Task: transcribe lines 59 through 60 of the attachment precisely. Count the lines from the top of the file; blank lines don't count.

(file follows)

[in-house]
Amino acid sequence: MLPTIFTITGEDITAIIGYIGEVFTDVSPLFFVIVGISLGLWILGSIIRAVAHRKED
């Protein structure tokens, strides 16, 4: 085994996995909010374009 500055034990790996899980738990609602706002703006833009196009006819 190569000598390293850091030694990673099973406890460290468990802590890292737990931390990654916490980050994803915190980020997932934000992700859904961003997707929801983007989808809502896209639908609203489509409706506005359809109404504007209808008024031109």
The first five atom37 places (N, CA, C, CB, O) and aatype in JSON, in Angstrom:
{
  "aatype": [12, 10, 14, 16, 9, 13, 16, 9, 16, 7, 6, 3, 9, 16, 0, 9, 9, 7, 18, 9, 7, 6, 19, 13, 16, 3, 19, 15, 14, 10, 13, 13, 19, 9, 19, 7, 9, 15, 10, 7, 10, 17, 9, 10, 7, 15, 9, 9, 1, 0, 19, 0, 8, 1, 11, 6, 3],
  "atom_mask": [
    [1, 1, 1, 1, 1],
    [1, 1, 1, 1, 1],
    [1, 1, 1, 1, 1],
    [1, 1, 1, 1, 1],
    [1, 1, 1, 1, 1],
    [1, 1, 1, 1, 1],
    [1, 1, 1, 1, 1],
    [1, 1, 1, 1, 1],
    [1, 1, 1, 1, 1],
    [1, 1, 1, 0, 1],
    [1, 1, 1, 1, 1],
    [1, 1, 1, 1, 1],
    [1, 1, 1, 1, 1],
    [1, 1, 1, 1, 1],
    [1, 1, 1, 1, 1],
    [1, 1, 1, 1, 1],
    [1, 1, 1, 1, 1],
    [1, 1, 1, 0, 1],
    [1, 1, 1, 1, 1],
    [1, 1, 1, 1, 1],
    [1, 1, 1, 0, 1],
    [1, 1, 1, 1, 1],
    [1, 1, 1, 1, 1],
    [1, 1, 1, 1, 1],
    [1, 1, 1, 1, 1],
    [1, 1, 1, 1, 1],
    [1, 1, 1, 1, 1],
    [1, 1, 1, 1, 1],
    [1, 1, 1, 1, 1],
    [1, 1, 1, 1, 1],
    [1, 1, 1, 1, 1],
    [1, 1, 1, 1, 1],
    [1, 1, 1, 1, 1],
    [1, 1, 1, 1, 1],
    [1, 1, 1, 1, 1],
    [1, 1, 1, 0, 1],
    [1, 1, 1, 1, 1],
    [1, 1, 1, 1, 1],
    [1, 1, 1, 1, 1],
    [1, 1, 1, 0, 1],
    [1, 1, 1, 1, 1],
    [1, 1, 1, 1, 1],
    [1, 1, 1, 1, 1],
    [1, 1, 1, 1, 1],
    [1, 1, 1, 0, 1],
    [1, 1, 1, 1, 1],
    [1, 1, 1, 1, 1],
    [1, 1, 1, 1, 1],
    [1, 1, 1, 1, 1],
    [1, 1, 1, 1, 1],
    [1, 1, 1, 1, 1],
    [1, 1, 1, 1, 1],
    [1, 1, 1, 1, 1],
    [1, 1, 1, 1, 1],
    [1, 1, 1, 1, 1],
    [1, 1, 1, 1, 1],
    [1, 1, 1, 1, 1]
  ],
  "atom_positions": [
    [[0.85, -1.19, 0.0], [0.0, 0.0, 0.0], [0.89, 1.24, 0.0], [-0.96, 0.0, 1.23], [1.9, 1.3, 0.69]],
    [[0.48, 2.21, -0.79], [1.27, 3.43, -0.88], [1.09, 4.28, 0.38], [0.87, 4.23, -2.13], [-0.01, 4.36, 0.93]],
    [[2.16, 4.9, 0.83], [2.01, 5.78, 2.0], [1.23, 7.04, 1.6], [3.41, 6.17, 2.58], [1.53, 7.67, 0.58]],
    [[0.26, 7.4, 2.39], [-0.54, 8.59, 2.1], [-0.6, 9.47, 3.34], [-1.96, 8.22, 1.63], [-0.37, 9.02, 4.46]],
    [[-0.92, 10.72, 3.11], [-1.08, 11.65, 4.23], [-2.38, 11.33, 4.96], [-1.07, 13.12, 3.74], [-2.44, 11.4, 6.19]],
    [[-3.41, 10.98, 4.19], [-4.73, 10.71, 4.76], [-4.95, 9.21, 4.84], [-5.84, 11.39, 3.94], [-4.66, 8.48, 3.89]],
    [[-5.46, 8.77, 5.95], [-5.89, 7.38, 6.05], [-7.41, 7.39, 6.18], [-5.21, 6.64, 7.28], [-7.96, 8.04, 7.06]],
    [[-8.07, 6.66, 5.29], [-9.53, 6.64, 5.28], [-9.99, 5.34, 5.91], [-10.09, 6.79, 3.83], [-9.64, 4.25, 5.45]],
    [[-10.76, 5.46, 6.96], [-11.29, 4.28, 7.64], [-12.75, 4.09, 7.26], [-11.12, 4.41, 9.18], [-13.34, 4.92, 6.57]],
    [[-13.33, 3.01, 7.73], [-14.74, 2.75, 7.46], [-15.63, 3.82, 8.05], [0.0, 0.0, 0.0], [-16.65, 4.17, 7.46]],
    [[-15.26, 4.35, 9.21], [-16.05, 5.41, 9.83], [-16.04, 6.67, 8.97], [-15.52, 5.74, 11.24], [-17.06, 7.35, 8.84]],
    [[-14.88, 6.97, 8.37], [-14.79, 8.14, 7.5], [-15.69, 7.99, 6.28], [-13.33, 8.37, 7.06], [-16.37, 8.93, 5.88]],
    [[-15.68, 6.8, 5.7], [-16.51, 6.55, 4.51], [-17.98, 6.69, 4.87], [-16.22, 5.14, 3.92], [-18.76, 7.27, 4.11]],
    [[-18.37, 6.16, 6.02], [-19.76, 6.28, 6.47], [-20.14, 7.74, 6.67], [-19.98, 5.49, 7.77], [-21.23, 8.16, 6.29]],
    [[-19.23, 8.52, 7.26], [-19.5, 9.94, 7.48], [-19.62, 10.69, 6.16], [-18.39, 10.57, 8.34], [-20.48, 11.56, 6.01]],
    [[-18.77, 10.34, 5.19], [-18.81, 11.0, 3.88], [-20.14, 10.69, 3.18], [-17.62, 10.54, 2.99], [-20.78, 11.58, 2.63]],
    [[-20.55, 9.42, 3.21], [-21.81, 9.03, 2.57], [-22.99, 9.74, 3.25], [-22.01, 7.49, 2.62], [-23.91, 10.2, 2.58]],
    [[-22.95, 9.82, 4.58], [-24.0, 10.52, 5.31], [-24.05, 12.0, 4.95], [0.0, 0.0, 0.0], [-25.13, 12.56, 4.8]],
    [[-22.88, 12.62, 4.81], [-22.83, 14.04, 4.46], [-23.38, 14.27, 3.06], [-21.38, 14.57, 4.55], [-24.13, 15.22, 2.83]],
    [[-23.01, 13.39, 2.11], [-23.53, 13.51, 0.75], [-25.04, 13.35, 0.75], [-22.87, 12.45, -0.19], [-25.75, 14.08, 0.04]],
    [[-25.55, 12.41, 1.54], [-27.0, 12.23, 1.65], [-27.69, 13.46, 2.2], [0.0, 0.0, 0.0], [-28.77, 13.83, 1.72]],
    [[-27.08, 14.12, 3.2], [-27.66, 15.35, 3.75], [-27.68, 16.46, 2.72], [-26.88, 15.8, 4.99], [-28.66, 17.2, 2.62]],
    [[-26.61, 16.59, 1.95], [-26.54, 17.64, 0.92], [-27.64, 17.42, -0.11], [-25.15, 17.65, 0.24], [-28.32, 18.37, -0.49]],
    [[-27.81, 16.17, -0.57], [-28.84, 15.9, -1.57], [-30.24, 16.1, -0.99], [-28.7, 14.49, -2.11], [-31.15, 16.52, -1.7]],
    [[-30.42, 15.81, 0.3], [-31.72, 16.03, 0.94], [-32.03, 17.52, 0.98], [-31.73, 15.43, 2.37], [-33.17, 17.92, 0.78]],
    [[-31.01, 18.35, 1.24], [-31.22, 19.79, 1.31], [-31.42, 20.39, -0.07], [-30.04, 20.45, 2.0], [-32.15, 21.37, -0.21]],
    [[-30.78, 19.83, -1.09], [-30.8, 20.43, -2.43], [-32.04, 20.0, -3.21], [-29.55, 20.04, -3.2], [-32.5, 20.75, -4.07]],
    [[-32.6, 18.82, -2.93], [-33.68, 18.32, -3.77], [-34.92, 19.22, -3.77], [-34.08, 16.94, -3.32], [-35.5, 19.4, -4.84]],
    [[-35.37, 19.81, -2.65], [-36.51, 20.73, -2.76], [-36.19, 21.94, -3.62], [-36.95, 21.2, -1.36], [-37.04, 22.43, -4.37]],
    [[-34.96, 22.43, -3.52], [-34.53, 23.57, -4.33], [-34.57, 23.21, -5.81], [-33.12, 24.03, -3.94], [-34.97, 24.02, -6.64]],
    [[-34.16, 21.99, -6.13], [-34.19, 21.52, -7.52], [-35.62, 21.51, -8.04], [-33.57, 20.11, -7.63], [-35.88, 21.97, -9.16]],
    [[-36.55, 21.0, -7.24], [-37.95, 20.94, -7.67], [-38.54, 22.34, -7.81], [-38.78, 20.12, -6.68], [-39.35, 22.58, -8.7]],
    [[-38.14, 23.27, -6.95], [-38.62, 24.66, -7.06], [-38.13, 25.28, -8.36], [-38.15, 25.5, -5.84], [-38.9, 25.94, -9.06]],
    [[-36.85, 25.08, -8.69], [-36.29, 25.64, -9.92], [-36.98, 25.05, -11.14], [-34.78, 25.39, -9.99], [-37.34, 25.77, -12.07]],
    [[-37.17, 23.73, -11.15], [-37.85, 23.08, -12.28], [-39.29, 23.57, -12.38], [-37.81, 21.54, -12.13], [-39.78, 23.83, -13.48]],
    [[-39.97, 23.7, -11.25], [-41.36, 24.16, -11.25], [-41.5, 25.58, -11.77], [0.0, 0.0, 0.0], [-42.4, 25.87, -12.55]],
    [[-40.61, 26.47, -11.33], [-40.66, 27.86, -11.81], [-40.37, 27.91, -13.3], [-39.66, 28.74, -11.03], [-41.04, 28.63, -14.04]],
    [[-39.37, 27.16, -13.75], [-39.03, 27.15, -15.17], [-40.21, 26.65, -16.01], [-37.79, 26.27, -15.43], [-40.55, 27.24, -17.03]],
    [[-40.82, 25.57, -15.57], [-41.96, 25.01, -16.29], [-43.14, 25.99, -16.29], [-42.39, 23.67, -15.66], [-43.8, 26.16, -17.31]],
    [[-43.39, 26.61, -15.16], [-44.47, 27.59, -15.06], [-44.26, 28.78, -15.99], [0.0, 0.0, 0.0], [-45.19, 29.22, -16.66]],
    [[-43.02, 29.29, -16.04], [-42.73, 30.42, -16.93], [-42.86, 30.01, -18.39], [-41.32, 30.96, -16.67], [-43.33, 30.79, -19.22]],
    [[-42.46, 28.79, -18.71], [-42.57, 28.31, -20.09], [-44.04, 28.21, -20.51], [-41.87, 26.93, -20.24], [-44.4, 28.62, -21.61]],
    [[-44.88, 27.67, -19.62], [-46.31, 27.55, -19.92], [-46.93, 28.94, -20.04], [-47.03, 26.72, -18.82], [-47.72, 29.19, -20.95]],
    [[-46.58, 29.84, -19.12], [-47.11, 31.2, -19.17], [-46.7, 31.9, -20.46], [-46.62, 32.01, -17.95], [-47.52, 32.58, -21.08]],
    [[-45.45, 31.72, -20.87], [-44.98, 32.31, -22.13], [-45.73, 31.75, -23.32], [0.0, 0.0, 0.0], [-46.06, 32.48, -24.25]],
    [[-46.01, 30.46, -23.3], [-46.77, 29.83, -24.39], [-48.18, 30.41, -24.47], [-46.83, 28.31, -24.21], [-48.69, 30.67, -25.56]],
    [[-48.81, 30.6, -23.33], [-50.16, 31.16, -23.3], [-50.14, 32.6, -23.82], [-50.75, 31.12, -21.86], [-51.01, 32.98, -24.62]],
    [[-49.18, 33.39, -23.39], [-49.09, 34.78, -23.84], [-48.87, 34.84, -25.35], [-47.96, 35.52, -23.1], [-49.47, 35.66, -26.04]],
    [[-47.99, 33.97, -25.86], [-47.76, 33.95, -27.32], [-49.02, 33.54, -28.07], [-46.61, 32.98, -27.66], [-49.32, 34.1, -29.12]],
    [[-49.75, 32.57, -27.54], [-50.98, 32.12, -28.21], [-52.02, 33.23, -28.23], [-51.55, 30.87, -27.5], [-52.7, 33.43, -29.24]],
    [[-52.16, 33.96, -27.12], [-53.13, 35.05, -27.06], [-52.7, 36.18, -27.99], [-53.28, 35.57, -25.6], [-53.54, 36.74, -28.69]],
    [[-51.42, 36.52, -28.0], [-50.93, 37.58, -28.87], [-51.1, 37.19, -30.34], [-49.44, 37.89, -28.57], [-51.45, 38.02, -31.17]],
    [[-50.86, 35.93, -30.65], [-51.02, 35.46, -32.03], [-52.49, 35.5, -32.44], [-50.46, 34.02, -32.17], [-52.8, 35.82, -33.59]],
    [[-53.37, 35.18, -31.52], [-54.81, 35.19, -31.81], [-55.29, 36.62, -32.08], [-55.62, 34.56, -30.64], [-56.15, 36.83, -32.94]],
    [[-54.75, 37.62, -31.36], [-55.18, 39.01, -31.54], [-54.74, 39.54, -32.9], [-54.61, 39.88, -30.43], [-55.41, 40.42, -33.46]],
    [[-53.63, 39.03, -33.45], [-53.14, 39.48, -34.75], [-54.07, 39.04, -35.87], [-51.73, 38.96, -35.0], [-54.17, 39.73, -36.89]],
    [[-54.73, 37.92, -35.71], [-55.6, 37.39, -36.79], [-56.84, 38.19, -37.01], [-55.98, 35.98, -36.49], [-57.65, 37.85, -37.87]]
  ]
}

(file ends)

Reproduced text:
    [1, 1, 1, 1, 1],
    [1, 1, 1, 1, 1],